Surviving relationship conflict and misunderstanding:
==> Living With Aspergers: Help for Couples
• Anonymous …On a bbc documentary called living with autism (an excellent programme btw) Simon baron Cohen has a brilliant explanation for the autism spectrum and how most of the world population is on it somewhere. This explains very well why some adults who are aspergers do not get a diagnosis either becuase they are not considered to be affected badly enough or becuase their issues are assigned to something else. Why in my case my issues were put down to 'well every has this or that experience or problem'. True moreso now I have seen prof. SBCs explanation. He draws a line on a piece of paper and on one side puts zero and the other 50. He then puts 25 in the middle. He then explains most people have 'some' ASD characteristics from zero to 25. Then some have 26 and over. The ones under 25 may be considered normal whilst over 25 may be seen to be ASD. But he then added that even though someone may clearly be ASD, the professional may still decide to not diagnose IF in their view the ASD is not impacting severely enough to necessitate the label. I found it re-assuring to find that most of us have some characteristics found in someone ASD becuase of this confusion some professionals were having over diagnosing becuase other people had similar issues who were not ASD, what I did find a bit of a problem is that clinicians still get to decide who to give or not give a label to. Not becuase I label is a good or bad thing but simply becuase the clinician decides if the person with ASD is suffering enough. I do not think it should be the decision of a clinician to decide what constitutes a good or bad quality of life for someone with an ASD. The only person who knows is the person themselves and if they've gone to be assessed for an ASD then clearly there is an issue! The label is regarded by some as unhelpful. Unhelpful to whom? Why unhelpful? If someone has ASD symptoms and are ASD then the label applies. End of. It is preposterous to infer that by giving a label to it you're damning the person with ASD. How so. When you consider it is a developmental disorder the damage for the want of a better dictum is done before or at birth. So how exactly does giving a label to that damn someone? It is a label that defines what is already there you muppets. So help and support can then be sought for the symptoms by the sufferer. IMO the only reason for not giving a label is to keep numbers down and funds are then not needed for those people becuase they are not 'officially' in need becuase they are not 'officially' ASD. To suggest someone with an ASD will be harmed further with a label is rubbish. And it insults our superior intellect. Since being diagnosed with aspergers I have been able to grow. To understand better my symptoms and embrace my qualities that previously actually had been misdiagnosed as personality disordered etc. Really helpful right!? Misdaignosing me added years of torture and misery onto me and my family. Since the (correct) label was given to me I have become empowered. Sadly there is little support for me still yet I have been able to get some extra support becuase of the label so not damned but some help and I have been able vto help lyself and others have gained a better understanding of my condition too so tolerance and support all round. So again I ask, why exactly is is a problem for me to have a label exactly? The ONLY issue I see is being given the WRONG label not being given the correct accurate one. For someone with an ASD labels are brilliant! For a profession that deals with labels all the time and thinking about it we all use labels all the time to say that 'labels aren't helpful', are you kidding me?!? Take it from a 50 year old asperger's person aka sufferer, this label is definitely helpful to me and those in my life. For the help and support for my issues and for the qualities I now can finally embrace. That were mis-labelled by these same clinicians as personality disorder and character flaws. More (accurate) diagnosing and labelling please not less.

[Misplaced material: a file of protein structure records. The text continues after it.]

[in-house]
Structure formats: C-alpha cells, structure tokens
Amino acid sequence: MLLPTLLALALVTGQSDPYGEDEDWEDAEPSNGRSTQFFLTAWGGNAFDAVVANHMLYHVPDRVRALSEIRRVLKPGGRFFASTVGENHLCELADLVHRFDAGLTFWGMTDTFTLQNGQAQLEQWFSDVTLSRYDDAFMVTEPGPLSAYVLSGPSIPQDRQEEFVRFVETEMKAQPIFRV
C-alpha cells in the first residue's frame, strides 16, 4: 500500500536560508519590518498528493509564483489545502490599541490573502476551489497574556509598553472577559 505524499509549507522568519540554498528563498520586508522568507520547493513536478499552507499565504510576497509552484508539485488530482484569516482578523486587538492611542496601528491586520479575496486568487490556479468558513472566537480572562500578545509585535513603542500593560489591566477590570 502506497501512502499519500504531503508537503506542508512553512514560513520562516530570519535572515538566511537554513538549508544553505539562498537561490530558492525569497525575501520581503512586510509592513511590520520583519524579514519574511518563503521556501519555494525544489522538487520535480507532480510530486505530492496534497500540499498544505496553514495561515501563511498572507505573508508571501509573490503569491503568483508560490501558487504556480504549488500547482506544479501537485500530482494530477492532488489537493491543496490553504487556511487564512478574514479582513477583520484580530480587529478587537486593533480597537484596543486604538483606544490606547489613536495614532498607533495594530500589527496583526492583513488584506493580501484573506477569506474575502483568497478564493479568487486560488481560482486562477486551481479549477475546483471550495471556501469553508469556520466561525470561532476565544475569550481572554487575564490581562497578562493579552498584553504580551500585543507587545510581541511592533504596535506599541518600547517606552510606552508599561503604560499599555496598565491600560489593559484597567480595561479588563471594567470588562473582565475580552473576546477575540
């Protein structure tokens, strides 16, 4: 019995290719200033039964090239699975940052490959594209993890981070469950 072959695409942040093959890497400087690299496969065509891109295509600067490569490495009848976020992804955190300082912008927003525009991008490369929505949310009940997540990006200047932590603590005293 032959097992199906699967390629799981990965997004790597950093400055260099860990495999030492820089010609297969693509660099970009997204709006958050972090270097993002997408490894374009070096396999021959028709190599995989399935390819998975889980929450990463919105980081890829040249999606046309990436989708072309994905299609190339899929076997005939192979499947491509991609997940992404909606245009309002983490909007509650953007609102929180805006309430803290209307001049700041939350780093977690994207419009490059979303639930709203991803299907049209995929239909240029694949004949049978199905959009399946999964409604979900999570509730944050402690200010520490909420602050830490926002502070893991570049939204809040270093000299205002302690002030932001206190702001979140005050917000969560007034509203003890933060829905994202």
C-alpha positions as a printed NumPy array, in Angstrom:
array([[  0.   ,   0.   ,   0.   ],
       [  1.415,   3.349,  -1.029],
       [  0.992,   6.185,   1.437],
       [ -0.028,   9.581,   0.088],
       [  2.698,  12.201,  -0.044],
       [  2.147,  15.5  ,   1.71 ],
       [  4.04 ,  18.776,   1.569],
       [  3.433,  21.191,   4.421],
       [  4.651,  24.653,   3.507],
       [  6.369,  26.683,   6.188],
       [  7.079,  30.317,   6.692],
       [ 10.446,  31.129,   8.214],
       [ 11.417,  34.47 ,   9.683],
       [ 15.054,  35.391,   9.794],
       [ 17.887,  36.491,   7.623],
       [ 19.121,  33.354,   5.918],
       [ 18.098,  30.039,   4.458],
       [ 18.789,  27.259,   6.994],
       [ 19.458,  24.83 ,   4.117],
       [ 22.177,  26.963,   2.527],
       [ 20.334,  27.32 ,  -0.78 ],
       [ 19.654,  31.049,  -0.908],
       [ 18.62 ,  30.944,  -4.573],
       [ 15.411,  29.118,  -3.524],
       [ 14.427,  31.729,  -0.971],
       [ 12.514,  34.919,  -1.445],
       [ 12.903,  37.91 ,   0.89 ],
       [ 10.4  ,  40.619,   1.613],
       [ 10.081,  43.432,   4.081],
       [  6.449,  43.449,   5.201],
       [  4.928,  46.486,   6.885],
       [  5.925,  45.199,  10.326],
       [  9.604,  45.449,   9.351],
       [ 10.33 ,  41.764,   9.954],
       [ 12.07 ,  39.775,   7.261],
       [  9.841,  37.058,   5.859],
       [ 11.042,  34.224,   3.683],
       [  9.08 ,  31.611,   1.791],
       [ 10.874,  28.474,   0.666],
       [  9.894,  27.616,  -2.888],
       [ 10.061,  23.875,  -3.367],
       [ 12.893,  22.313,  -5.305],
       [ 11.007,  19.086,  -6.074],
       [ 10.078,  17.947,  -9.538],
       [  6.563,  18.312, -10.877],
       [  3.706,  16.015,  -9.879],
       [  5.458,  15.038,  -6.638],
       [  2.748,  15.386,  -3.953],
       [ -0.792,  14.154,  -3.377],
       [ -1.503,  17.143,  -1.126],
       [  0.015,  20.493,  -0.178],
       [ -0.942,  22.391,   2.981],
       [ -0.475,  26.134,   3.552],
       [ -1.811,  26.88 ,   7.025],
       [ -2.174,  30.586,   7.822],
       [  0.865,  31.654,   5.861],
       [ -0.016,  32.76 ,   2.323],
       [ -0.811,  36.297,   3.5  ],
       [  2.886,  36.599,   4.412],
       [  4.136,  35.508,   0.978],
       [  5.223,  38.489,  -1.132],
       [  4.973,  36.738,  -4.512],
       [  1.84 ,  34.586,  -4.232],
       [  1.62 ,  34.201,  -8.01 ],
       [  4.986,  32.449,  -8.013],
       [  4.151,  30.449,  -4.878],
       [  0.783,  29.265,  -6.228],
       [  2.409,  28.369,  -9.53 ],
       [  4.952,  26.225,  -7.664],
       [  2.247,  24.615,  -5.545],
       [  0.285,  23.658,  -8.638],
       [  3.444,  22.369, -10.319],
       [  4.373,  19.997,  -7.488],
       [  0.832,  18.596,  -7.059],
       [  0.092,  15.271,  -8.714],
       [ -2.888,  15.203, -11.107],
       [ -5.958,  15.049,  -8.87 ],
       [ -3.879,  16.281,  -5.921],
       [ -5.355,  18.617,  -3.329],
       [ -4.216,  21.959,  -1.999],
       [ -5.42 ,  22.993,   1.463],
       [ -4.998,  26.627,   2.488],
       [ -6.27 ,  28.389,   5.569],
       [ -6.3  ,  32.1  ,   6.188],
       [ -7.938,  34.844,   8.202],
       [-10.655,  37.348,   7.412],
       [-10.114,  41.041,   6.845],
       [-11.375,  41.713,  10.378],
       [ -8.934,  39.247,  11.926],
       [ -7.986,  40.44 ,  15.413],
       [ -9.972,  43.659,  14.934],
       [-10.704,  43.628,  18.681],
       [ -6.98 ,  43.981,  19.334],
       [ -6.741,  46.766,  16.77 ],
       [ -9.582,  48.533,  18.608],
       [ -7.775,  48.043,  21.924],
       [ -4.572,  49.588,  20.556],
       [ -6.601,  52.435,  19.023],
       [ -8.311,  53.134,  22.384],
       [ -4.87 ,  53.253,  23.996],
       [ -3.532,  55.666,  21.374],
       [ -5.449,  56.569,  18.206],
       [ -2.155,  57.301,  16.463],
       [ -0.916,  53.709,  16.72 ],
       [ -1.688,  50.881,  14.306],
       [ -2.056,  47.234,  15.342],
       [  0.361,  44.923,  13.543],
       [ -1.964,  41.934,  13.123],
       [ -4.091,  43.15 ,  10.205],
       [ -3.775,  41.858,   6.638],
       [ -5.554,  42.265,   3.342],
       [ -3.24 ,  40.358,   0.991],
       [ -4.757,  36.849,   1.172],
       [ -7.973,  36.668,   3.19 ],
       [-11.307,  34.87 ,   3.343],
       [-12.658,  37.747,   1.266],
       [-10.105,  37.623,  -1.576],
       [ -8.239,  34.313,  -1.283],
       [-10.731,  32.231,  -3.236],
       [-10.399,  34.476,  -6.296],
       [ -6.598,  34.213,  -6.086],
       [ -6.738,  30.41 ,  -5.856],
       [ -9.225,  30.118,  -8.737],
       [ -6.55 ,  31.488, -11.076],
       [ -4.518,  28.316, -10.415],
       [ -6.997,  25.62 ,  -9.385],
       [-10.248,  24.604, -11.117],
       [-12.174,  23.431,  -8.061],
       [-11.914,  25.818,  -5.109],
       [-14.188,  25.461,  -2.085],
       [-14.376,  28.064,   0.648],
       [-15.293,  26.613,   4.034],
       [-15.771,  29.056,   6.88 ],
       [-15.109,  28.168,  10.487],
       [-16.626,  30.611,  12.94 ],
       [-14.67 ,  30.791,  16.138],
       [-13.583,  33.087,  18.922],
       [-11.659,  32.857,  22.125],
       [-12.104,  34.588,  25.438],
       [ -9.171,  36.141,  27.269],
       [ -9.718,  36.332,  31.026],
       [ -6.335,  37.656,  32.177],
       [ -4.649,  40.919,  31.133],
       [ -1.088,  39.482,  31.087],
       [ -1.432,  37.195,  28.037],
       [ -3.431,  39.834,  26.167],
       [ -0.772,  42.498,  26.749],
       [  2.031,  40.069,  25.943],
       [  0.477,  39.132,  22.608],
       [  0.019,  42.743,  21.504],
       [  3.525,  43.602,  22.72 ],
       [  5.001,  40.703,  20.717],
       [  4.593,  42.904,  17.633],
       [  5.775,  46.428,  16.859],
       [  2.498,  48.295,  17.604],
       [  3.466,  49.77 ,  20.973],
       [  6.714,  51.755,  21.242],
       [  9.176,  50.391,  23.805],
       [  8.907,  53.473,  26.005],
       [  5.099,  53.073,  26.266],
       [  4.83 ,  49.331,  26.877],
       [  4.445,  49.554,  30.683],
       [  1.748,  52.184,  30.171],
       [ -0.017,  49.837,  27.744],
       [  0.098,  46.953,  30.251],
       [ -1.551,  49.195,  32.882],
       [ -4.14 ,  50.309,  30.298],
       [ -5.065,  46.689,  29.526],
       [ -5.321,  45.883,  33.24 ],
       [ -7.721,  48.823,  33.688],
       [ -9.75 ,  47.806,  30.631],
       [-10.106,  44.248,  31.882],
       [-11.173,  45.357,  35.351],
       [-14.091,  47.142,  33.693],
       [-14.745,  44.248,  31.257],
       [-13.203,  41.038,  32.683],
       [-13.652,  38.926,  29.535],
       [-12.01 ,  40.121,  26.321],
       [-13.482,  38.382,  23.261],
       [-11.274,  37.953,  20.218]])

• Anonymous …I have Asperger's and have a lot of work to do to improve my social skills and interaction. I find that having been a member of a nas (national autistic society) group, the other Aspie's in the group are affected very differently to myself. Unfortunately; attending the group didn't help me to make progress in any way; i felt I didn't really fit in. I was diagnosed with Asperger's at the age of 22. I'm now 34 and have an awful lot of progress to make. Any Aspie who suffers with depression; i too; understand how it feels. I have suffered with depression for many years since my Asperger's diagnosis. It can be very hard at times and I guess life is not always easy for anyone. I hope with time that things will get better and that I will move on and get back to being my usual happy self. Hopefully I can vastly improve my independent living skills too: and reach my goals in life. And get the right help to improve my mental health too.